Ensuring the future of elk, other wildlife, their habitat and our hunting heritage.

Friday, October 12, 2012

If ‘Hunting is Conservation,’ What is Anti-hunting?

Hunters are America’s true conservationists. Hunters spend countless hours on prairies, alongside wetlands, in the hills, scaling ridges, and high in the mountains. Hunters care about habitat—meadows, grassland, vegetation, foothills, forests, high alpine basins, canyons, drainages, rivers, streams, lakes and ponds. Hunters care about breeding grounds, summer and winter ranges, migration zones and forage.

But conservation goes way beyond the personal connection hunters feel to air, water, earth and wildlife. Hunters are the boots-on-the-ground driving force that generates funding for continuing successful conservation and wildlife management efforts. The Pittman-Robertson Act, a tax that hunters imposed on themselves, raised more than $8 billion for wildlife conservation since its inception in 1937. Revenue from state licenses and fees adds up to about $796 million a year which goes exclusively to state fish and game departments for conservation purposes. Hunters are the fuel behind the Rocky Mountain Elk Foundation and its 6.7 million-plus acres of habitat conservation. More than 95 percent of our 220,000 members are passionate hunters. (Click here for more reasons why Hunting is Conservation.)

So if hunting is conservation, what is anti-hunting? PETA put out this call for action for its followers:
“Help counter the cruelty of hunting in your area: Post "No Hunting" signs on your land and that of sympathetic neighbors and friends, join or form a local anti-hunting group, protest organized hunts, and spread deer repellent or human hair (from barber shops) near hunting areas. Also, before supporting any wildlife or conservation group, make sure that it opposes hunting.”

PETA is a politically-motivated organization that raises funds to further its radical agenda. It does not put any money on the ground for conservation efforts. But PETA’s actions and flagrant accusations go way beyond that. PETA actually blamed hunting for causing school shootings.  PETA’s recent call to action seeking the harassment of hunters is illegal in all 50 states and on federal land. Aside from being reckless, it is potentially dangerous. Hunters, if you’re confronted, take the high road. The law is on your side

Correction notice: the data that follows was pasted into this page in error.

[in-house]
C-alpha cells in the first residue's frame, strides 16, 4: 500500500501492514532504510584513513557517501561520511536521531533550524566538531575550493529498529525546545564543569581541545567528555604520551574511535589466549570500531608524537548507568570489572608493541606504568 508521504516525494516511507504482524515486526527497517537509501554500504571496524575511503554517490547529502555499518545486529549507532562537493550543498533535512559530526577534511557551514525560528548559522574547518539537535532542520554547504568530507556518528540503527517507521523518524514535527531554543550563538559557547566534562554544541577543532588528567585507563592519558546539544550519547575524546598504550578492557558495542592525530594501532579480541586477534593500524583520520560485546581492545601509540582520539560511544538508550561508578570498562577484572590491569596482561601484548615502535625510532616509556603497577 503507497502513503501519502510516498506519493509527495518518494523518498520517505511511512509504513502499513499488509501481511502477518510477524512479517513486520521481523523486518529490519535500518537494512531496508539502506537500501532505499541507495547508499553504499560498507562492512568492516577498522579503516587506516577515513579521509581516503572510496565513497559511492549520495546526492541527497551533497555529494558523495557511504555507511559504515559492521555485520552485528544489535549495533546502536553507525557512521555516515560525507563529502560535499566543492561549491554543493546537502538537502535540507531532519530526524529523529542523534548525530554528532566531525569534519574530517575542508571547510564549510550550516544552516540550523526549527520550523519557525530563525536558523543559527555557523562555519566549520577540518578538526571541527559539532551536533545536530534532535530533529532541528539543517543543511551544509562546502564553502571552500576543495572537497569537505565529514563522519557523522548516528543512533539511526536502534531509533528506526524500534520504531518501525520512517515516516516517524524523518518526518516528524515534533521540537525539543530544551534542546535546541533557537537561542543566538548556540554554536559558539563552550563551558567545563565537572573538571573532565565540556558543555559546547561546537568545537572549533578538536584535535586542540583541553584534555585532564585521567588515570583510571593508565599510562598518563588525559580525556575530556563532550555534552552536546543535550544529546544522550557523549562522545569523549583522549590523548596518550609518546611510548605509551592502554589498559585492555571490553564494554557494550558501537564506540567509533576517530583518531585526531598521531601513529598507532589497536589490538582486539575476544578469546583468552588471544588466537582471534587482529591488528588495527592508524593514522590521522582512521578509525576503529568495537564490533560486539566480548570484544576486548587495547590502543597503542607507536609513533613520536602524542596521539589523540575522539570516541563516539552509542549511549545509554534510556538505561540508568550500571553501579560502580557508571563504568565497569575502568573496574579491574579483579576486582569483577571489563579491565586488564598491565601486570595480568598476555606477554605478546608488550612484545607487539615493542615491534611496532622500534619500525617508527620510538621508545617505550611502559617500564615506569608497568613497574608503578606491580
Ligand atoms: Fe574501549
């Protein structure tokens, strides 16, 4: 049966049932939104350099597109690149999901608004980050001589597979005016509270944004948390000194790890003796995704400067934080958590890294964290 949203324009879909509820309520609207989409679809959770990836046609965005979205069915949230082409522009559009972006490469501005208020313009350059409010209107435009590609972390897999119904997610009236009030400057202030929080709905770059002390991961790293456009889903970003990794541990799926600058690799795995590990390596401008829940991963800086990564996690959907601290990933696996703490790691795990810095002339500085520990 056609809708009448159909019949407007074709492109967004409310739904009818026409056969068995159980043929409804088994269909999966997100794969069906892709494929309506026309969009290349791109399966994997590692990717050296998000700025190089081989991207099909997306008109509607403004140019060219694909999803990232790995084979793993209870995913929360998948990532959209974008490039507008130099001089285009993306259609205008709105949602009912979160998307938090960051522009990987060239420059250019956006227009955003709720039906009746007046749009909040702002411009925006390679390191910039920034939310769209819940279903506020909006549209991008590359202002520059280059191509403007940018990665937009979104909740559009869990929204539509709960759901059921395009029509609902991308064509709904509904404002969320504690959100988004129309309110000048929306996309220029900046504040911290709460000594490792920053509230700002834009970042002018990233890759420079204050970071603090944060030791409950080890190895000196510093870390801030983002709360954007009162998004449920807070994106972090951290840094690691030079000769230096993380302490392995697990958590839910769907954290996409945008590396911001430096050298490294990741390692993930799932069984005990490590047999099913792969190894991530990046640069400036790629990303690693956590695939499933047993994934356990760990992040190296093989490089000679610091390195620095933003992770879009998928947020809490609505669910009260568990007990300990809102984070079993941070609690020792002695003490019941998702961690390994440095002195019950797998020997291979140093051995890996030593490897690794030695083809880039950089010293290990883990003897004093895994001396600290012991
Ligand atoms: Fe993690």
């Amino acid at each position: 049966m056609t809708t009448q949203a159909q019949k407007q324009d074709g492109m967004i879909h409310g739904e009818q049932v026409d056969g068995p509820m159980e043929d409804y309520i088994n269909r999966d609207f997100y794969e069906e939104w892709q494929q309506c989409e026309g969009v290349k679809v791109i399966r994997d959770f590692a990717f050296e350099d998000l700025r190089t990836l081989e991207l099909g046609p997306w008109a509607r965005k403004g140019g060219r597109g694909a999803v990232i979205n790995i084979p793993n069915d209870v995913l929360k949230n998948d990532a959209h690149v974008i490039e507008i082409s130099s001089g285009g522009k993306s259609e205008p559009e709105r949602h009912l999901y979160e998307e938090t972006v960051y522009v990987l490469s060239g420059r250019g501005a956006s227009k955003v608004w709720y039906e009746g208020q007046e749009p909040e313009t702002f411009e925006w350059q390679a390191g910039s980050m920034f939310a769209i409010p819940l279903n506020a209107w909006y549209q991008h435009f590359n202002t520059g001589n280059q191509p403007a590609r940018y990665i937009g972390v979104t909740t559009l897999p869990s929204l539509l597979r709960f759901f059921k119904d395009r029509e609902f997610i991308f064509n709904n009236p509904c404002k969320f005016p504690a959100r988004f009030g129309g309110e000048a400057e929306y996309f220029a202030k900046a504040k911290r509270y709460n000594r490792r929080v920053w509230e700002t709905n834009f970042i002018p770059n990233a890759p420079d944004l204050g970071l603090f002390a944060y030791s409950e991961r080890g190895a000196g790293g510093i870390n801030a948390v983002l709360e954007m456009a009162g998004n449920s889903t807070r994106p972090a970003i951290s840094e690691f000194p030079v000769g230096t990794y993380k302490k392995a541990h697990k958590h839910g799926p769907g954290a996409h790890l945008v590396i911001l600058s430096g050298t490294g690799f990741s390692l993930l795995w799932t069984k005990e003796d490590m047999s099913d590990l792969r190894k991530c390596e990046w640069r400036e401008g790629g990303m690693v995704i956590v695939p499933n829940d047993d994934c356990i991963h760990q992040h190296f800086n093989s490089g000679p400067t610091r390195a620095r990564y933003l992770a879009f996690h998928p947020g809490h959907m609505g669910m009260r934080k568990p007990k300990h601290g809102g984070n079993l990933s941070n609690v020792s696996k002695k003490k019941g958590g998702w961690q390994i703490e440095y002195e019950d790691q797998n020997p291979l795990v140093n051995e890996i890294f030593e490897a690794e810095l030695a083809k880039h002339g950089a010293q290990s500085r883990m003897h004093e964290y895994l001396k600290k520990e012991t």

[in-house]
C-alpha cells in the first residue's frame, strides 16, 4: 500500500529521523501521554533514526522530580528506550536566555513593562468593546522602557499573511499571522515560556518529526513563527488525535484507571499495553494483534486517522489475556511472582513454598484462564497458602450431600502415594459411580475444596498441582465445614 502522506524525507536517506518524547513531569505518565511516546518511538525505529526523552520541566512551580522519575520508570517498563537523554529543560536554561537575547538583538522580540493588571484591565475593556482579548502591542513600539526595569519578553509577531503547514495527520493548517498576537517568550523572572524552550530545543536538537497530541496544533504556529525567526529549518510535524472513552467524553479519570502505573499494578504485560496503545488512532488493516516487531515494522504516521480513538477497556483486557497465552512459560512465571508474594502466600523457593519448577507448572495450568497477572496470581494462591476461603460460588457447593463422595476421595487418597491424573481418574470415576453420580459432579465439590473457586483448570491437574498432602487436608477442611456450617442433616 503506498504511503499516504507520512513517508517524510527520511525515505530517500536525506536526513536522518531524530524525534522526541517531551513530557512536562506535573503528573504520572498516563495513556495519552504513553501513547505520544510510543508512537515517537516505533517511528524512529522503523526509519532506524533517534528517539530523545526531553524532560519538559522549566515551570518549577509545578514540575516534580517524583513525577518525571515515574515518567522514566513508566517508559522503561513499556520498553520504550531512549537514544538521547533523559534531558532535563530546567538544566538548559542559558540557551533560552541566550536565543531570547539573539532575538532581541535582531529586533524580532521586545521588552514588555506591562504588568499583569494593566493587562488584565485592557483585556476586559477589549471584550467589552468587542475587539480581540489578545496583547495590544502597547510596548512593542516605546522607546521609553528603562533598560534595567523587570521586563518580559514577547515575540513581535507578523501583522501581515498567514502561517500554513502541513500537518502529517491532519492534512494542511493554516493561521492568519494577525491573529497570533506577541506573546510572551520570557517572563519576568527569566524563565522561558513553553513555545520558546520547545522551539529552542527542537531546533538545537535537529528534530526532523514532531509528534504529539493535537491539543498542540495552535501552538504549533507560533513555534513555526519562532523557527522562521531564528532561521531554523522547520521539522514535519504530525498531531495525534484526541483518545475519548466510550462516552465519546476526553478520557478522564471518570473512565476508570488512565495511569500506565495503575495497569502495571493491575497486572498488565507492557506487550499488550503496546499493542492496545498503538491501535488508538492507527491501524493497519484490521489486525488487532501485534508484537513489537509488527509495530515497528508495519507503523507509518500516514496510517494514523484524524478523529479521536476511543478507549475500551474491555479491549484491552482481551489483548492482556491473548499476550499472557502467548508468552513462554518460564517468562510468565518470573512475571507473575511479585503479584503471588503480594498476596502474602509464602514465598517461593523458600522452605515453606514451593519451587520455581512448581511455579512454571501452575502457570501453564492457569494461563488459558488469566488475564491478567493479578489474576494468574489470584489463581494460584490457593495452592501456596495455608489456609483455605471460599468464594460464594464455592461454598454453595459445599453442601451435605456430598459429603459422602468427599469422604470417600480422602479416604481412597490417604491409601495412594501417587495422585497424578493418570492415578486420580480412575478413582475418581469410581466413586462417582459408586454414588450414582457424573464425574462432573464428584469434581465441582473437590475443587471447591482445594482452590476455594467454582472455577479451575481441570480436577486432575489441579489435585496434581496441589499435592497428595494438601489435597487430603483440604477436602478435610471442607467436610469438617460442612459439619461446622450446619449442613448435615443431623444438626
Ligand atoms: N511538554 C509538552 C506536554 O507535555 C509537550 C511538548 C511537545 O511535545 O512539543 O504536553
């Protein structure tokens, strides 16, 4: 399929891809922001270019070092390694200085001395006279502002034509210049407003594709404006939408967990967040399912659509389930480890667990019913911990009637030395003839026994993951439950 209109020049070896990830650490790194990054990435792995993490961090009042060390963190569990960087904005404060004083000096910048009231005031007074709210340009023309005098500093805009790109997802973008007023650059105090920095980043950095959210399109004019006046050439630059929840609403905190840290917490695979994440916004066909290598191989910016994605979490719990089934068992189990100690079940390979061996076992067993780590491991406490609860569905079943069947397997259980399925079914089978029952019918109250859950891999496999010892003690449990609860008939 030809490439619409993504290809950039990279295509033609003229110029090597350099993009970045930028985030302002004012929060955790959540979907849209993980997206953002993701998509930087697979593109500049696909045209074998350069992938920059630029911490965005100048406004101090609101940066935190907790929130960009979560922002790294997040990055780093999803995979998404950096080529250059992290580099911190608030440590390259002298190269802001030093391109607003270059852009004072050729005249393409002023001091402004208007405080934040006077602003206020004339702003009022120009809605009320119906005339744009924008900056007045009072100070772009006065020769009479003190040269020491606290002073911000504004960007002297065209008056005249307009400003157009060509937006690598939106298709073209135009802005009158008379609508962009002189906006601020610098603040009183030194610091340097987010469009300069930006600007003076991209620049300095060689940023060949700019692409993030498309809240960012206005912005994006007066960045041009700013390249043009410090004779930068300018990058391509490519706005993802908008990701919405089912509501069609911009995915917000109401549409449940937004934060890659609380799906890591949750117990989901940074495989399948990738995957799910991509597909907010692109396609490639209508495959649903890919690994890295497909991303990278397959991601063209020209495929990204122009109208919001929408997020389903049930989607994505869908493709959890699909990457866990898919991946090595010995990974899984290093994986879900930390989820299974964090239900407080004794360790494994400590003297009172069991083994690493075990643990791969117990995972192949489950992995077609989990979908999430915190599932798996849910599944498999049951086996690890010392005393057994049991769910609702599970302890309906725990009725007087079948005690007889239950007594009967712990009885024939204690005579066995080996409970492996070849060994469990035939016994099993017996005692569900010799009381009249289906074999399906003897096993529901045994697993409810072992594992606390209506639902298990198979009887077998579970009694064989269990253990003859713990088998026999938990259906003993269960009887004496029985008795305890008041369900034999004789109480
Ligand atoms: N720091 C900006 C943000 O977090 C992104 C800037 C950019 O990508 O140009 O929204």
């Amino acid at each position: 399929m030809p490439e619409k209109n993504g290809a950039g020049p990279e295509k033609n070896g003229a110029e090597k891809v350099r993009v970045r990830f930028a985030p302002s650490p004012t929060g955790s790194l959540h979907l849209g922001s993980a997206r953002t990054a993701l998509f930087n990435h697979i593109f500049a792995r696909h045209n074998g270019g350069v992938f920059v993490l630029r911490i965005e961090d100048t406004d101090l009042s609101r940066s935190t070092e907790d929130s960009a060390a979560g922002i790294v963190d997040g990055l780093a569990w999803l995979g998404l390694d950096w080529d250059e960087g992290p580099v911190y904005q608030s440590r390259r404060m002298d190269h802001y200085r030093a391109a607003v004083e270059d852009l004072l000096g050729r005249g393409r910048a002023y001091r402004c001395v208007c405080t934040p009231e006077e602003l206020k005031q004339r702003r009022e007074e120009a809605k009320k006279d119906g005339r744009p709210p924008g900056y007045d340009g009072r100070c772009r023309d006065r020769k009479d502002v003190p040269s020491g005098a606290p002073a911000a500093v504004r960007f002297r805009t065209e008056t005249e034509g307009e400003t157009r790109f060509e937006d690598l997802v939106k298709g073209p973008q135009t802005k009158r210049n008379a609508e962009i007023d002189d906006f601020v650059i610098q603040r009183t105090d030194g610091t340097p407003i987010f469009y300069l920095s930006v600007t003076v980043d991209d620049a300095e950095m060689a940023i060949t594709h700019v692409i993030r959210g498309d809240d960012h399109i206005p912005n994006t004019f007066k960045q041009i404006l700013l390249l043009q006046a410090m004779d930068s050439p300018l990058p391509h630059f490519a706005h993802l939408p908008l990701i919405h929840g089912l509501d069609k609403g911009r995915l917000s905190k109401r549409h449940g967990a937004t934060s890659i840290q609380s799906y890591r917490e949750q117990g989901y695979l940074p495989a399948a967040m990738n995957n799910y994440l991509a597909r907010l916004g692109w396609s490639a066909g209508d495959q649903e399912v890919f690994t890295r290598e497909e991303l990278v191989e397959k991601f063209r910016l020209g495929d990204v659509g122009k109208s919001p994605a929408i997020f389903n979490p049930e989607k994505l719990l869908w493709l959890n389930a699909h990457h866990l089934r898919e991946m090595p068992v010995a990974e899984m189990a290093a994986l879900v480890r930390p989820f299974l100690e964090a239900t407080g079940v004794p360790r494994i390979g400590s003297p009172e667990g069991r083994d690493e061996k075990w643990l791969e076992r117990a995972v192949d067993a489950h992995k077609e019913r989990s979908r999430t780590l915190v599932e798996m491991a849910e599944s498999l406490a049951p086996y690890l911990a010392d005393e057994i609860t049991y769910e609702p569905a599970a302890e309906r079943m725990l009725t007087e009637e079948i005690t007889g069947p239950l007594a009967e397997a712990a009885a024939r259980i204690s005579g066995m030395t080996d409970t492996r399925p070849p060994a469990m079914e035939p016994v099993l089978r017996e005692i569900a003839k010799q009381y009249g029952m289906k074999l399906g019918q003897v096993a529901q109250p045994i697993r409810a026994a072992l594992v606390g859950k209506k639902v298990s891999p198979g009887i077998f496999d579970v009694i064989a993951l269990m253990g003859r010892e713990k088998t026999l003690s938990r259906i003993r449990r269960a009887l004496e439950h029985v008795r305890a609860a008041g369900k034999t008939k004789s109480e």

So what is anti-hunting? It’s easy to connect the dots. And remember, Hunting Is Conservation.


    If PETA's call for action is carried out and you witness any actions such as "spread deer repellent or human hair (from barber shops) near hunting areas", this may be considered violations of your state hunter harassment laws. If you can take pictures of these people in action, call your game warden and report them.
    Check to see that State or Federal land in your area is not "accidentally" posted. If you suspect that you have found "accidentally" posted land call your game warden, they will be able to tell you if it is posted legally. This has happened numerous time in my area.
    People screaming, yelling and making noise to purposely spook the game that you are after may be in violation of state hunter harassment laws.
    People talking to you while hunting, trying to dissuade from hunting may be in violation of your state hunter harassment laws.
    Don't get mad, stay calm, take pictures if you can and CALL THE LAW. You have the right to hunt!

  2. Taking the bait from animal rights groups divides everybody away from the single most important task - habitat conservation. Anybody who loves animals - hunters, animal rights, it doesn't matter, should be involved in habitat conservation.

    A group like PETA is typically more words than action. Really, how many hunters will every be directly affected by what they do? Why not invite them to join in on a habitat conservation project? Always looking for the fight wastes scarce resources and diverts precious time. Meanwhile, the industrialization of habitat marches forward.